Logging In As Superuser In Drupal 6 SimpleTest

19th May 2011

Sometimes the most complex part of using SimpleTest is making sure that everything is working as it should before you start your tests. This means setting up the correct modules and creating the correct content types in advance. Because SimpleTest works by issuing CURL requests to pages the most reliable way of doing certain tasks is to use the administration forms as you normally would. Taking an example, if you want to enable a block from a module you should submit the block form, adding the blocks you need to the various different regions this like.

  1. // Enable the different blocks
  2. $blocks = array(
  3. 'my_awesome_block' => 'header'
  4. );
  5.  
  6. $this->drupalPost('admin/build/block', $blocks, 'Save blocks');

However, if you haven't given the current user 'administer blocks' access, or have forgotted to log them in, then you will get an access denied error when you try to do this.

This is fine when only one form is in question. The problem occurs when when testing complex modules that rely on quite a few other system elements being enabled. Adding a large list of permissions is largely unnessesary and probably irrelevant to what you are trying to test. The best solution to this is to log in as the Drupal superuser and bypass all of the setup permissions issues. This might seem straightforward to do, but when SimpleTest installs Drupal (as it does at the start of every test) it will create a placeholder for the superuser and not activate it. Therefore, to login as the superuser you need to activate the user and reload them so you can log in using that account.

The SimpleTest method drupalLogin() is used to log a user into the system, and this takes a user object as a single parameter. You will also need to add an attribute called 'pass_raw' to the user object before you try to login with it. This is the password in raw text form which SimpleTest will use on the login form.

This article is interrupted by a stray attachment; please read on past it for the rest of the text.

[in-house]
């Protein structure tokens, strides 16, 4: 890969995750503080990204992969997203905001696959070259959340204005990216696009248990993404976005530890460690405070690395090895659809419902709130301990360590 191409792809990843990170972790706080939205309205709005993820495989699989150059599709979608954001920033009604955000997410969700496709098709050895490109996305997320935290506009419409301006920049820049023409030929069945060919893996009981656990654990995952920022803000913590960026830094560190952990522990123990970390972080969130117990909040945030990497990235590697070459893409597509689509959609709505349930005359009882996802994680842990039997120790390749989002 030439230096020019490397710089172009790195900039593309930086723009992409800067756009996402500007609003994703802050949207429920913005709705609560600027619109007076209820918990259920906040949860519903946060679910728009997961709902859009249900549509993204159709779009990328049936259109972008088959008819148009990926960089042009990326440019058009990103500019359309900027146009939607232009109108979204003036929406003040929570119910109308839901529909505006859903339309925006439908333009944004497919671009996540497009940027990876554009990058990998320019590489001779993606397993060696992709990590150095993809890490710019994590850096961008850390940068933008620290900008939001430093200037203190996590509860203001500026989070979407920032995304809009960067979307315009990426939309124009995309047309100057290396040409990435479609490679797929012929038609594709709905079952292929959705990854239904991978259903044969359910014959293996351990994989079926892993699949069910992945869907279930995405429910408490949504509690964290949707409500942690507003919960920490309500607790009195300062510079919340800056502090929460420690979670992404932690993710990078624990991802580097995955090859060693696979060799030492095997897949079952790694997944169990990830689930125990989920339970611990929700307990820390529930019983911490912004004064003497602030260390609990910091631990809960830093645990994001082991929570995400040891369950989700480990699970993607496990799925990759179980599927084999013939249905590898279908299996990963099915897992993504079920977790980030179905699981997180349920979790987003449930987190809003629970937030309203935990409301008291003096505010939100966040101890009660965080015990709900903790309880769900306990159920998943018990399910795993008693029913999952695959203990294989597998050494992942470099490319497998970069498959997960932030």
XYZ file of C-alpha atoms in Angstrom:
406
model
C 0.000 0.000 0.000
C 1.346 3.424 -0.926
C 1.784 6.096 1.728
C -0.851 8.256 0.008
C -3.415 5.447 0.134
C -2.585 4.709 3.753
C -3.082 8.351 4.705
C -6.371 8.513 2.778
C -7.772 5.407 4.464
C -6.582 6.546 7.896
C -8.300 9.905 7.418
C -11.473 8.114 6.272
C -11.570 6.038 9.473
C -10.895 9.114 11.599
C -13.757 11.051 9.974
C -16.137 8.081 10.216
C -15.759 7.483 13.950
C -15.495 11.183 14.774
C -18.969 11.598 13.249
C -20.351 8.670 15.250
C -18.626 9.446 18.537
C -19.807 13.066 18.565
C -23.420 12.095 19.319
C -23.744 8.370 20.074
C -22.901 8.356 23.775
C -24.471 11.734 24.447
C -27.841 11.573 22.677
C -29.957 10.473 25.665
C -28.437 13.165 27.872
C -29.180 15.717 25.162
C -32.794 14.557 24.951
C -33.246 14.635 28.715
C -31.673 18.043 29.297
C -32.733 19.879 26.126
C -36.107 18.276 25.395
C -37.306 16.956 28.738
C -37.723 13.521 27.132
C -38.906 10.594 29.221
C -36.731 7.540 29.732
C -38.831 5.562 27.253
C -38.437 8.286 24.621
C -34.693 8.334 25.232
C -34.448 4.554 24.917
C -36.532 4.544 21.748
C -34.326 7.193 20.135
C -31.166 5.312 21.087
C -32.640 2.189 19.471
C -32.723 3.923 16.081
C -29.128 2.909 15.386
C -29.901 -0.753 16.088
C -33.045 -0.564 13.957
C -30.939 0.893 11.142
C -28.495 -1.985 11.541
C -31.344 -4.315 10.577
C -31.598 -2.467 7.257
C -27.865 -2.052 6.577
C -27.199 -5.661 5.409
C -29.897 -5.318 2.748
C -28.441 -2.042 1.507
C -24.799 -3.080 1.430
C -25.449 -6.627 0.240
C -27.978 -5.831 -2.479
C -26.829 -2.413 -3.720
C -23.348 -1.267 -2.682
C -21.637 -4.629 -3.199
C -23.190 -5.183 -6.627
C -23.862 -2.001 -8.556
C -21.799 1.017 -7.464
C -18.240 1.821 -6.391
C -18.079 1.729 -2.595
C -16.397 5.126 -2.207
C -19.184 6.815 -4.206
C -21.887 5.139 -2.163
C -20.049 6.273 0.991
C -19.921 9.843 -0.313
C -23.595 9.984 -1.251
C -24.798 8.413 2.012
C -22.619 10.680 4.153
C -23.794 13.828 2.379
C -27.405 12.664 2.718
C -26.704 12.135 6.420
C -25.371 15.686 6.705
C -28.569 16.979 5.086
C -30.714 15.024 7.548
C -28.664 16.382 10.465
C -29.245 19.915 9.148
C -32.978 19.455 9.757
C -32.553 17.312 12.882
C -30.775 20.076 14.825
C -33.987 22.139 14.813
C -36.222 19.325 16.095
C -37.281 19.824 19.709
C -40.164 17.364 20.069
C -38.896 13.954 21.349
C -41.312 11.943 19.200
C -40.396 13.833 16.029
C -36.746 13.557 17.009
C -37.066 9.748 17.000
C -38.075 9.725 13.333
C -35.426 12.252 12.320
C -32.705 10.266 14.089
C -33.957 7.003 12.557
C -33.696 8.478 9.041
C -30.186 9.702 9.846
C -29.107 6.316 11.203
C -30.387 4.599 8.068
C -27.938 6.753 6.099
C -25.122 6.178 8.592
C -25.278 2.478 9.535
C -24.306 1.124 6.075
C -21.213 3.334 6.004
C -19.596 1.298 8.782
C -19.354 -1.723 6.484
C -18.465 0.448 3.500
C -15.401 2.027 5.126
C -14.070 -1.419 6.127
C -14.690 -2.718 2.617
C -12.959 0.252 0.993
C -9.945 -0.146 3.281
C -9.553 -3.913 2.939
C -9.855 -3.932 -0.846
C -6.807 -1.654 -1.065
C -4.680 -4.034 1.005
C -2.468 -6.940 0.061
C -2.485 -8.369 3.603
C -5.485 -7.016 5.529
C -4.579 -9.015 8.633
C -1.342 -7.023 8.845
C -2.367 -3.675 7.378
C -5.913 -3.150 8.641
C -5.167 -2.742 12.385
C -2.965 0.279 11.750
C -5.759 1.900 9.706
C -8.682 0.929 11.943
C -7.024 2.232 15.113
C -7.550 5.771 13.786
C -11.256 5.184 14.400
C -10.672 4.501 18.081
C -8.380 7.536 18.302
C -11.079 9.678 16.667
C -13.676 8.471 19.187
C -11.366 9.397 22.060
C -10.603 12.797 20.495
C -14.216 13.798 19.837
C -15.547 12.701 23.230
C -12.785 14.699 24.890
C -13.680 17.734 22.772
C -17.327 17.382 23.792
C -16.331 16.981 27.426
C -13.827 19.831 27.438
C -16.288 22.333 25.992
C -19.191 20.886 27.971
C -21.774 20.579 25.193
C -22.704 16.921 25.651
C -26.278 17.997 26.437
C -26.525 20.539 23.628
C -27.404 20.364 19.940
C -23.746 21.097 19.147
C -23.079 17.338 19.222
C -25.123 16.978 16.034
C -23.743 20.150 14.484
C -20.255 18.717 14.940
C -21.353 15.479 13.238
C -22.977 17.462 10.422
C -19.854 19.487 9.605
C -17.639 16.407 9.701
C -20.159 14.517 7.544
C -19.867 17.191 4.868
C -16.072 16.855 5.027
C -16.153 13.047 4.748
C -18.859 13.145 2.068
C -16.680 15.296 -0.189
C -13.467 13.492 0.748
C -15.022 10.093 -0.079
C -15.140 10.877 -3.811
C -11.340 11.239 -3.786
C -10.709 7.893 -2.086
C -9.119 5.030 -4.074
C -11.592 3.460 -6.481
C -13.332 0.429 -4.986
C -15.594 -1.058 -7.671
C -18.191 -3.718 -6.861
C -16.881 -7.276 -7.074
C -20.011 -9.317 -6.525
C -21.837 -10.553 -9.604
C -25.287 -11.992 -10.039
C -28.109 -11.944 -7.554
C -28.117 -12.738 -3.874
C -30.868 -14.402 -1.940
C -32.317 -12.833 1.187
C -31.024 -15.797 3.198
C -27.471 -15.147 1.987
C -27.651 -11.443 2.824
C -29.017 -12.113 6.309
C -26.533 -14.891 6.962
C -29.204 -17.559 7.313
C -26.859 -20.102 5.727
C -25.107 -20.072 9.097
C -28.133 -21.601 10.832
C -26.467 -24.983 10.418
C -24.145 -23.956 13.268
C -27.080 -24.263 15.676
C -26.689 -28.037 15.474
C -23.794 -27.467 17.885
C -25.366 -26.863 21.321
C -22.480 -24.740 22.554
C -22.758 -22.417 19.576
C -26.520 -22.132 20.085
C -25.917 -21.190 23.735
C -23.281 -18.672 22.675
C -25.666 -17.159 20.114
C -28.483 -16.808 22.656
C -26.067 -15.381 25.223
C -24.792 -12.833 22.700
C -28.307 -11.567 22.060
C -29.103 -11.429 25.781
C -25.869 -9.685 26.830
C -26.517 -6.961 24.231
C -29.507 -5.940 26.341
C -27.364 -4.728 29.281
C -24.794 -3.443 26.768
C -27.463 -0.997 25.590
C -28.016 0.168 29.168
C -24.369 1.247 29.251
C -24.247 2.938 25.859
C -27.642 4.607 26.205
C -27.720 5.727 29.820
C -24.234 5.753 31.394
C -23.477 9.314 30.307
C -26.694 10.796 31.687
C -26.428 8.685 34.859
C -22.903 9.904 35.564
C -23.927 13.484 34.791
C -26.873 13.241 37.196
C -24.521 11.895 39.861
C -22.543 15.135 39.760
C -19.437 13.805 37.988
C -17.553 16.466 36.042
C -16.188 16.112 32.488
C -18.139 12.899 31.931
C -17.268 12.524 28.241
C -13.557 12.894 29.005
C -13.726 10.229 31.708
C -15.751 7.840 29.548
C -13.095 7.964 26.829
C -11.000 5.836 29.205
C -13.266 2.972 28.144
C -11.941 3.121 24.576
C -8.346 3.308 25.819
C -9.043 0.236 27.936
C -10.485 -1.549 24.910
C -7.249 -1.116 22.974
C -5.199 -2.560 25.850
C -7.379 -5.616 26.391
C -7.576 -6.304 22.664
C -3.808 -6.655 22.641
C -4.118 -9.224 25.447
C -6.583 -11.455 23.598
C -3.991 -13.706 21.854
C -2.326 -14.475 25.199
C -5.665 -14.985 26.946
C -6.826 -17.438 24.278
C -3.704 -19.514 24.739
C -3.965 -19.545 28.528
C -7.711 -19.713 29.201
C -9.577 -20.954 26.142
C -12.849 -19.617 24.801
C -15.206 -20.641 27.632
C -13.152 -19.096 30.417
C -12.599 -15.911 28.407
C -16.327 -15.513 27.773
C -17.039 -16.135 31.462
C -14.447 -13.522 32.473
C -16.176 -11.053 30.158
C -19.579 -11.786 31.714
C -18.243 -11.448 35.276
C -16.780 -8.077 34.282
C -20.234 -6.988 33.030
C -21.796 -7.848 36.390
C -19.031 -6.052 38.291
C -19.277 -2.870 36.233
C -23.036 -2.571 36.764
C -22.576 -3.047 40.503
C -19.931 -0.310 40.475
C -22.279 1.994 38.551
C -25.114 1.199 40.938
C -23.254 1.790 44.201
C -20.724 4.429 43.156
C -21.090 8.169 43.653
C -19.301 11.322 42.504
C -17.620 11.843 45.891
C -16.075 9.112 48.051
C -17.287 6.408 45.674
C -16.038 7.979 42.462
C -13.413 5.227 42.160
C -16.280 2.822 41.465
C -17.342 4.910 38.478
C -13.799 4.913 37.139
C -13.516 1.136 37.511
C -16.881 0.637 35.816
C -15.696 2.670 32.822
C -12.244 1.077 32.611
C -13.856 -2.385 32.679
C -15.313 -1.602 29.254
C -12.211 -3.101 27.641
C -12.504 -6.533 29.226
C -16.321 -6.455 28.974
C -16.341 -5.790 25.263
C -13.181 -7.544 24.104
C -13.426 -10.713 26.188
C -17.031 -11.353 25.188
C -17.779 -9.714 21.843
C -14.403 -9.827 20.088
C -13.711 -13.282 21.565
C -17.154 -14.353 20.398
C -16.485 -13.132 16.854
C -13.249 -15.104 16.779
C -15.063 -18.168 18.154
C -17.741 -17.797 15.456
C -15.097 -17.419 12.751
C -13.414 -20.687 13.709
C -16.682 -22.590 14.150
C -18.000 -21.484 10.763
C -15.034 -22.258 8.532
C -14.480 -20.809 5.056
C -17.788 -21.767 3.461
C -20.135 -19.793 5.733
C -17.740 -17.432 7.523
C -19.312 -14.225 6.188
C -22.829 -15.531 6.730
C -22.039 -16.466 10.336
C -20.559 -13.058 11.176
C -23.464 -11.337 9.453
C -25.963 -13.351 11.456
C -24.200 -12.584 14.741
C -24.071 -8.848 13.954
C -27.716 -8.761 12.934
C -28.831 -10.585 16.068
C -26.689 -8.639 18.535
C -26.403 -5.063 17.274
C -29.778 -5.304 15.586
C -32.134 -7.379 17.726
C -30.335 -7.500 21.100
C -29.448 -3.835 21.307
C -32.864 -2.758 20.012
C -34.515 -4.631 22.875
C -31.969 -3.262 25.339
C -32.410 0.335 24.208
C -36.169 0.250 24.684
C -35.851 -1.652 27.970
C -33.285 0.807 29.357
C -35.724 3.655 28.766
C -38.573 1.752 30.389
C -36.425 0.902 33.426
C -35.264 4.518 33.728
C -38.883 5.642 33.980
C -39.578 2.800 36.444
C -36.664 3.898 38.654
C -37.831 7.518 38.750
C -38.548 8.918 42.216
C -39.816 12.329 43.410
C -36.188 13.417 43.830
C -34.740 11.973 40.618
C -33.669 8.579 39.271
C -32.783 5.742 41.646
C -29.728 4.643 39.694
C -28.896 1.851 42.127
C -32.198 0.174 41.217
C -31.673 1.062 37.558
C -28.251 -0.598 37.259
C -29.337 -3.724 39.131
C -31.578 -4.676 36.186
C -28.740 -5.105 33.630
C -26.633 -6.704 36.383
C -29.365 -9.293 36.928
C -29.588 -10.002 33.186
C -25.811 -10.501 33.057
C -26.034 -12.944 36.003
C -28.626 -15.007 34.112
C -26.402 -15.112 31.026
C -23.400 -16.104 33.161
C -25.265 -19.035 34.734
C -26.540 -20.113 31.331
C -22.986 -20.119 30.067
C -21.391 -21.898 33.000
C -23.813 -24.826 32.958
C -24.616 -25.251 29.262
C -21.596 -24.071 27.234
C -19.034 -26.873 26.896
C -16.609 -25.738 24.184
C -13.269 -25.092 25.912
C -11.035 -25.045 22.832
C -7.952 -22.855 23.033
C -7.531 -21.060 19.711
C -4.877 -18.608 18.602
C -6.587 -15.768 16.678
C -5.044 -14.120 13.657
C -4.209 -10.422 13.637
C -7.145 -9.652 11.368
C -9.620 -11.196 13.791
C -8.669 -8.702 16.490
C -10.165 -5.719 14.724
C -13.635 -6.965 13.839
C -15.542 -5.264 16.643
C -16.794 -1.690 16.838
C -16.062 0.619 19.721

To log in with the superuser use the following code.

  1. public function setUp() {
  2. // Enable any modules required for the test.
  3. parent::setUp('views', 'views_ui', 'views_export', 'profile', 'taxonomy');
  4.  
  5. // Update the master user so we can use it, setting the username and password fields
  6. db_query("UPDATE {users} SET name = 'master', pass = MD5('wibble'), status = 1 WHERE uid = 1");
  7.  
  8. // Load the master user
  9. $admin_user = user_load(1);
  10.  
  11. // Give it a pass_raw value so SimpleTest can login with it
  12. $admin_user->pass_raw = 'wibble';
  13.  
  14. // Login
  15. $this->drupalLogin($admin_user);
  16.  
  17. // run through some complex tasks here...
  18. }

This step is especially important if you are trying to import a view as it turns out that only the superusers can import views. Even if you enable all of the correct modules and give your created user all of the correct permissions you will still get access denied messages if you try to access the import view page.

Before you start your tests it is probably a good idea to log out of the superuser account. This can be done with the drupalLogout() method in the following way.

$this->drupalLogout();

Comments

Permalink

First of all, thanks for the blog post, it really helped me!

Just one thing I'd like to note though; I did manage to successfully access the Views import page with a regular user with all permissions using the following code:

  1. // Create a user with ALL available permissions and log in...
  2. $permissions = module_invoke_all('perm');
  3. $full_user = $this->drupalCreateUser($permissions);
  4. $this->drupalLogin($full_user);
  5. // load the value of a "view export" (stored in a file in my case)...
  6. $view_import = file_get_contents('PATH_TO_FILE_CONTAINING_EXPORT');
  7. // check if you can access the import page (with "verbose message")
  8. $this->drupalGet('admin/build/views/import');
  9. // import the view by submitting the import form
  10. $this->drupalPost('admin/build/views/import', array('view' => $view_import), 'Import');
  11. // now you're on the "edit View" page, and still need to save it!
  12. $this->drupalPost(null, array(), 'Save');

Hope this helps someone...

Ben Vercammen (Tue, 06/21/2011 - 21:01)

Permalink

Hi Ben! Thanks for that snippet. Very interesting :)

philipnorton42 (Tue, 06/21/2011 - 21:34)

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